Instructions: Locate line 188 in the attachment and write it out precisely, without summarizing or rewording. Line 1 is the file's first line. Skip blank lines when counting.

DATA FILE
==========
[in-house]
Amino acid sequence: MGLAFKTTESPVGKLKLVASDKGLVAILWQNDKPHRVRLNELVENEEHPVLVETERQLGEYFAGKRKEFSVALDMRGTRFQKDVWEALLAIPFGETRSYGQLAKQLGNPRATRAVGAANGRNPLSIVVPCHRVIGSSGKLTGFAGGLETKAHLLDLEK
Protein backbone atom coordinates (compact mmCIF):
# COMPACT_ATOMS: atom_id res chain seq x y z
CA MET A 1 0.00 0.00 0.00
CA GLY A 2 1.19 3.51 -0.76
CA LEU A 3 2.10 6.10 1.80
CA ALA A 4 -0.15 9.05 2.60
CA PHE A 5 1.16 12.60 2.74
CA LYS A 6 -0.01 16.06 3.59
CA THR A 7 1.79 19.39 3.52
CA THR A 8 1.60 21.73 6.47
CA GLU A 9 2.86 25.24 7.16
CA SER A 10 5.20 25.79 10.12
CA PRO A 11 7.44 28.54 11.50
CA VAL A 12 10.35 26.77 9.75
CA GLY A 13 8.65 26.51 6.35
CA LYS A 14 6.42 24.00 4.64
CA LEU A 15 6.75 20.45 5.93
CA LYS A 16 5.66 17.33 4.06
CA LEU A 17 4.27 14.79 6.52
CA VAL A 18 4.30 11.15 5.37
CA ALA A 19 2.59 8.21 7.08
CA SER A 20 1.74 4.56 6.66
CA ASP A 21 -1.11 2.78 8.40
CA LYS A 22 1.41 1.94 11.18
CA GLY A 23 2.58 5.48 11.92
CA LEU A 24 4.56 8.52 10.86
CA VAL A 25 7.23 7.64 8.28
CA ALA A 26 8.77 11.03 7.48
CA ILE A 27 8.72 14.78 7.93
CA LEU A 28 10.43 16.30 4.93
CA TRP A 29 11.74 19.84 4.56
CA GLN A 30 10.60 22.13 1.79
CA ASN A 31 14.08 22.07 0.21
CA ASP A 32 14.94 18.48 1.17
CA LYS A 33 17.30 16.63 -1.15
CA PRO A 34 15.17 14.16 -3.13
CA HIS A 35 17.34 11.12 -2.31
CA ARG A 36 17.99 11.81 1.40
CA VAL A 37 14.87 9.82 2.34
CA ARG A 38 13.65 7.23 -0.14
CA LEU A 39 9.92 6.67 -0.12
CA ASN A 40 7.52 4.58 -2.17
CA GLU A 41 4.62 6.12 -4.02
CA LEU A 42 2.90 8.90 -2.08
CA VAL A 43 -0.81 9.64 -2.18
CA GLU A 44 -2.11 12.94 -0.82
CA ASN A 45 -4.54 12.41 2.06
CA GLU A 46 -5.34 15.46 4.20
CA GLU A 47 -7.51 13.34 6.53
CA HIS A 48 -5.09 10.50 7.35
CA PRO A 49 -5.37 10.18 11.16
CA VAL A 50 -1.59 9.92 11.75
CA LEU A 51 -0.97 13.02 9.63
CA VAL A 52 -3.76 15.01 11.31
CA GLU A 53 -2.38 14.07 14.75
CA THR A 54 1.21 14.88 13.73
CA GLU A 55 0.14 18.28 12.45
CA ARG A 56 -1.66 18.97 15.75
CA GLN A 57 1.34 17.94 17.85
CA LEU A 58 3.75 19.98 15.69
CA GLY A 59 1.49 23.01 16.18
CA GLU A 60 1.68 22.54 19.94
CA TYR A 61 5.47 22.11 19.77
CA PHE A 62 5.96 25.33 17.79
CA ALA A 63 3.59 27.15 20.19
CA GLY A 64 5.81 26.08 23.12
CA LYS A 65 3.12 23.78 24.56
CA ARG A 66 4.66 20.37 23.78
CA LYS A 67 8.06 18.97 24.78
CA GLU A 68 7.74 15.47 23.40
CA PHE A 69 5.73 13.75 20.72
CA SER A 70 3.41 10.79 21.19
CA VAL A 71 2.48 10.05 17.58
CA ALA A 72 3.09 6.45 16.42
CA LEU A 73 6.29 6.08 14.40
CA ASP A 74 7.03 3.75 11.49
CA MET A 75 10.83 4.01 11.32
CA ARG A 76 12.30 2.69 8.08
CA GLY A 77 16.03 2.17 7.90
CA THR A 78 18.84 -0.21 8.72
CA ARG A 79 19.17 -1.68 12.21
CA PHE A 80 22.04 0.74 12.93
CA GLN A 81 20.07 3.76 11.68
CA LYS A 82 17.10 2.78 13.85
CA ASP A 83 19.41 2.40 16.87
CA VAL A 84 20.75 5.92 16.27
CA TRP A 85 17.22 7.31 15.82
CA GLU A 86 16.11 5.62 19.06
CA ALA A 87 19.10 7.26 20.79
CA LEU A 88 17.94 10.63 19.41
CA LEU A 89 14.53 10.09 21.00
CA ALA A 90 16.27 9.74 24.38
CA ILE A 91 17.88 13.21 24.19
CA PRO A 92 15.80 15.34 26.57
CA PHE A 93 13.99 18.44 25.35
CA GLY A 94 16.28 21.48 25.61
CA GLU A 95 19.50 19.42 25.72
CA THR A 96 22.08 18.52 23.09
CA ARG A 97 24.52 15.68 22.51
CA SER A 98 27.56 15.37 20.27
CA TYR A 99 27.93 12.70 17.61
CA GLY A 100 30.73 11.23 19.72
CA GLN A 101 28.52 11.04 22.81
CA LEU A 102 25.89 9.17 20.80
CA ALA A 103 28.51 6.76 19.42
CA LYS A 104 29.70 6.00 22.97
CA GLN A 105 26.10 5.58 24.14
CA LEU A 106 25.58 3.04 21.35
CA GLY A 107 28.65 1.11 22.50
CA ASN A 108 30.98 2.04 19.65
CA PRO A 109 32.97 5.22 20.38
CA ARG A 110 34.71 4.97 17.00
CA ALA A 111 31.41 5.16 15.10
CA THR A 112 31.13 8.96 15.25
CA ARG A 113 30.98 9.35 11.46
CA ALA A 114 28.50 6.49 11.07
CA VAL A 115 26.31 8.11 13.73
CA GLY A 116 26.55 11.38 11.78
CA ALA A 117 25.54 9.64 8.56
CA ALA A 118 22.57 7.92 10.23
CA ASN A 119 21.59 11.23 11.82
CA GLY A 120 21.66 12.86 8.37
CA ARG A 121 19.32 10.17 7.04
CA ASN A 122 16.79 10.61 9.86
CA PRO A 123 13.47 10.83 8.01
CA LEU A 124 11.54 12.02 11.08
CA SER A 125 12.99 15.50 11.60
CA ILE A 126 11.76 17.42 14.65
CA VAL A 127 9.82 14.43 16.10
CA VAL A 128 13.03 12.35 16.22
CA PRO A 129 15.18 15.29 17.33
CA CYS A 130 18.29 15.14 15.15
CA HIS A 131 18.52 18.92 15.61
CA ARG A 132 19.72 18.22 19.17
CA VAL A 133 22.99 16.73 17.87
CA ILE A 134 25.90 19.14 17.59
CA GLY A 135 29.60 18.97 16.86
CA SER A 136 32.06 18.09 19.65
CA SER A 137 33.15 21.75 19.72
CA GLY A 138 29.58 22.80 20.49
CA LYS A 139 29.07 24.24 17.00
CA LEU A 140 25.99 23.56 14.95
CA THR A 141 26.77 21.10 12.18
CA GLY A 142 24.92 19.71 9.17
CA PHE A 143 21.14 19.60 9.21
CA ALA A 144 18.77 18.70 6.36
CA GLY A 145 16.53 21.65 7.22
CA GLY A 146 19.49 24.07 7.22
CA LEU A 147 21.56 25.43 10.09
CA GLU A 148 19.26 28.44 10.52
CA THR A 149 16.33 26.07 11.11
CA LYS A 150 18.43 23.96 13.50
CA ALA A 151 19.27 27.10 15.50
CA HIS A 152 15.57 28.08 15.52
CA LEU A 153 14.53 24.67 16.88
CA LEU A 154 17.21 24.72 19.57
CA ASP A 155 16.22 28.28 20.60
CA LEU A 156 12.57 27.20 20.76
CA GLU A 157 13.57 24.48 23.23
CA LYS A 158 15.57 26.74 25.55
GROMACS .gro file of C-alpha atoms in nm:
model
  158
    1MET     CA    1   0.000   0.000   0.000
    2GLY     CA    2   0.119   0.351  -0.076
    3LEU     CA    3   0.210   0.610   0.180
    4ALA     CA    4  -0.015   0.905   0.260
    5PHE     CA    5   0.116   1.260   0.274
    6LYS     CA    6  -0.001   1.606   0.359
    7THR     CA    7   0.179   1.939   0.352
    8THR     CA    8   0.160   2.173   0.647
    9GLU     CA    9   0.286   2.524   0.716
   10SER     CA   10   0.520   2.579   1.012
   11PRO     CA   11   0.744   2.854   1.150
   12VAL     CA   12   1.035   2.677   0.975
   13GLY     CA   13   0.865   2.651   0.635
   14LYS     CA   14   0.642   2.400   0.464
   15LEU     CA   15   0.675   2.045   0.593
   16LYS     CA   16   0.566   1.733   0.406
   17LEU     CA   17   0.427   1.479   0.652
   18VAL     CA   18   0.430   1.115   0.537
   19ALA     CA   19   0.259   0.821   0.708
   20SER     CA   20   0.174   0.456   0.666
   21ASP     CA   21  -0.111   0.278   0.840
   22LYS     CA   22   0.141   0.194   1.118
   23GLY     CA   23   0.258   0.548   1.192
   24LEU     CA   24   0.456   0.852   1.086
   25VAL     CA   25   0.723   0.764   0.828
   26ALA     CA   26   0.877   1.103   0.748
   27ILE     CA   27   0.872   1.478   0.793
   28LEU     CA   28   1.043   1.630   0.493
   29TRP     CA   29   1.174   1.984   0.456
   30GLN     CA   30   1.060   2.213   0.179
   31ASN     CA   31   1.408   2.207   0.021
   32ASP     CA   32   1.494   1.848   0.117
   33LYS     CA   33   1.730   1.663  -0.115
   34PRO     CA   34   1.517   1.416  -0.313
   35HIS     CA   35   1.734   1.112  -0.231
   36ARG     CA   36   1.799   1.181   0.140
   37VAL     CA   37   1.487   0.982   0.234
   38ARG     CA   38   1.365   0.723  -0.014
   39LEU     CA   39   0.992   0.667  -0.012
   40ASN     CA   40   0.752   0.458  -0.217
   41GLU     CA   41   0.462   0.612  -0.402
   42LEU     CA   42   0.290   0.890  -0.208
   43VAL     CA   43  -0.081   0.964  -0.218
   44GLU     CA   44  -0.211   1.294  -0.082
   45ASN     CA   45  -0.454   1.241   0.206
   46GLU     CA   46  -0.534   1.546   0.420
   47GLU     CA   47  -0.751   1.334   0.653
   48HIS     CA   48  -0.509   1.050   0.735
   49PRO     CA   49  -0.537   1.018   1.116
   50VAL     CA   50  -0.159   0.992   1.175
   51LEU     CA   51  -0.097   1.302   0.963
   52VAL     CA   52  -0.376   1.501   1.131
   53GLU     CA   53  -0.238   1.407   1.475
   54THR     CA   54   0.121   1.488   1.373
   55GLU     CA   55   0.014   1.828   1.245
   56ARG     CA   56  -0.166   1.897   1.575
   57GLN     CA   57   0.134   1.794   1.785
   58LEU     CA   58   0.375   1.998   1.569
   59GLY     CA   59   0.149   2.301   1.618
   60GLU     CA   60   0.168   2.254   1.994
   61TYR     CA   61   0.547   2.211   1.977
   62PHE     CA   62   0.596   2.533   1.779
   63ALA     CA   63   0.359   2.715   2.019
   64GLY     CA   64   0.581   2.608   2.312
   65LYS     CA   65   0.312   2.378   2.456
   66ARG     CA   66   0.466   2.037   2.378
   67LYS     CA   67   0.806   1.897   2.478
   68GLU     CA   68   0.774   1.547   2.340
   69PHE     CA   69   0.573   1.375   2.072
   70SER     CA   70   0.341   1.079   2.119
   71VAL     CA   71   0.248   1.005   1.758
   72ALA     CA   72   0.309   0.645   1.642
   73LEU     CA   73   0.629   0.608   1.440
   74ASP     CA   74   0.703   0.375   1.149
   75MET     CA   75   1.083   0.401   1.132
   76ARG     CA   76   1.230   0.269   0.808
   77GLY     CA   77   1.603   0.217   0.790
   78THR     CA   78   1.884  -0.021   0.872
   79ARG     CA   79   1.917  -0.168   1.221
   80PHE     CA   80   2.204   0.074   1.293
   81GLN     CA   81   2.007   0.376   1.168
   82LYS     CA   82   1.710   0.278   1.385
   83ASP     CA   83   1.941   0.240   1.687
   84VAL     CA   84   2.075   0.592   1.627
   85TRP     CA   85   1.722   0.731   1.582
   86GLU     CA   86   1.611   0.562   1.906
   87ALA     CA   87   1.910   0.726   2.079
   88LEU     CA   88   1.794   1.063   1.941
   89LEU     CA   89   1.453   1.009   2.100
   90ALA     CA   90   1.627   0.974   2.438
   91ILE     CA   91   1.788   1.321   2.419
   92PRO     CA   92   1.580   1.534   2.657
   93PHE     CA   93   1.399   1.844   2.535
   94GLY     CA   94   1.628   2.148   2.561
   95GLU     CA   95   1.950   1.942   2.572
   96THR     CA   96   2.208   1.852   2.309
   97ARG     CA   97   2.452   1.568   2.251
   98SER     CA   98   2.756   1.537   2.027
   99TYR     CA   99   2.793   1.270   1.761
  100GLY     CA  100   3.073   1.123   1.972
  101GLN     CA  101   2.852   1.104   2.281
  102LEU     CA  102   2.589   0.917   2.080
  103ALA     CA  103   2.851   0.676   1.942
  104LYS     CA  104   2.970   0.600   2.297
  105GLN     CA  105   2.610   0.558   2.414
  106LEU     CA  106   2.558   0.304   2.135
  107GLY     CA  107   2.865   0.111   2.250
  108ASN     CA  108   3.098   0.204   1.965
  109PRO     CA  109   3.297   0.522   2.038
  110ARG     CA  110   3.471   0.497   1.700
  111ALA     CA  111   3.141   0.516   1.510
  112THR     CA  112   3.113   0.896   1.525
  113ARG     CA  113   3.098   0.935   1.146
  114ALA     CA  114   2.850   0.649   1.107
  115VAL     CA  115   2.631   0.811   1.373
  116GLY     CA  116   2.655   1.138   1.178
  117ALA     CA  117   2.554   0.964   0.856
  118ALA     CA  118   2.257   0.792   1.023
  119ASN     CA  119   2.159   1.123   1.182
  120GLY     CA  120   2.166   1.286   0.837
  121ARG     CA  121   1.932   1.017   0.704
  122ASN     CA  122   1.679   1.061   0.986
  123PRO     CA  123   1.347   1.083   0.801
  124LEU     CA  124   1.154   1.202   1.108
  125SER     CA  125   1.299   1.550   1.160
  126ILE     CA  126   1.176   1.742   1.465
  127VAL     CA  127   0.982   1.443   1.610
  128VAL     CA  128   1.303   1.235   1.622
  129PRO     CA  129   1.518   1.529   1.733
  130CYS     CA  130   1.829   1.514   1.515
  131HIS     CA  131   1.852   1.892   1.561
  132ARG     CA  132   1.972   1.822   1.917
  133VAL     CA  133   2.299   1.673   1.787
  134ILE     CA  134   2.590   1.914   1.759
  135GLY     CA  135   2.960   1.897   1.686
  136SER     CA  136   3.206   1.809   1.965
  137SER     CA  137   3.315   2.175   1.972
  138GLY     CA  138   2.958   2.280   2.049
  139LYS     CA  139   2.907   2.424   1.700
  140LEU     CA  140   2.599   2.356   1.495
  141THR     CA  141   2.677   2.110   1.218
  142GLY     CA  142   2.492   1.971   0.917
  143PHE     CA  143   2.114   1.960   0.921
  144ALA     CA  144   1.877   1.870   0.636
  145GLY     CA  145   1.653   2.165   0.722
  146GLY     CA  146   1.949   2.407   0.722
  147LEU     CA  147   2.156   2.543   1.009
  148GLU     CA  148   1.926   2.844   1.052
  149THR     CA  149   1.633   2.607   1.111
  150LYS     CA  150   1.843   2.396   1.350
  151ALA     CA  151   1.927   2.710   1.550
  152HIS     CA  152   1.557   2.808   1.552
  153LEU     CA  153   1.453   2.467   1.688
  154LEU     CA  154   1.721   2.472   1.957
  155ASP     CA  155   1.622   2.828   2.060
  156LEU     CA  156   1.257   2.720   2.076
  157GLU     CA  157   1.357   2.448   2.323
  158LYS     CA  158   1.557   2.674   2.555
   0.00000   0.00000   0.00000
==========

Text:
   23GLY     CA   23   0.258   0.548   1.192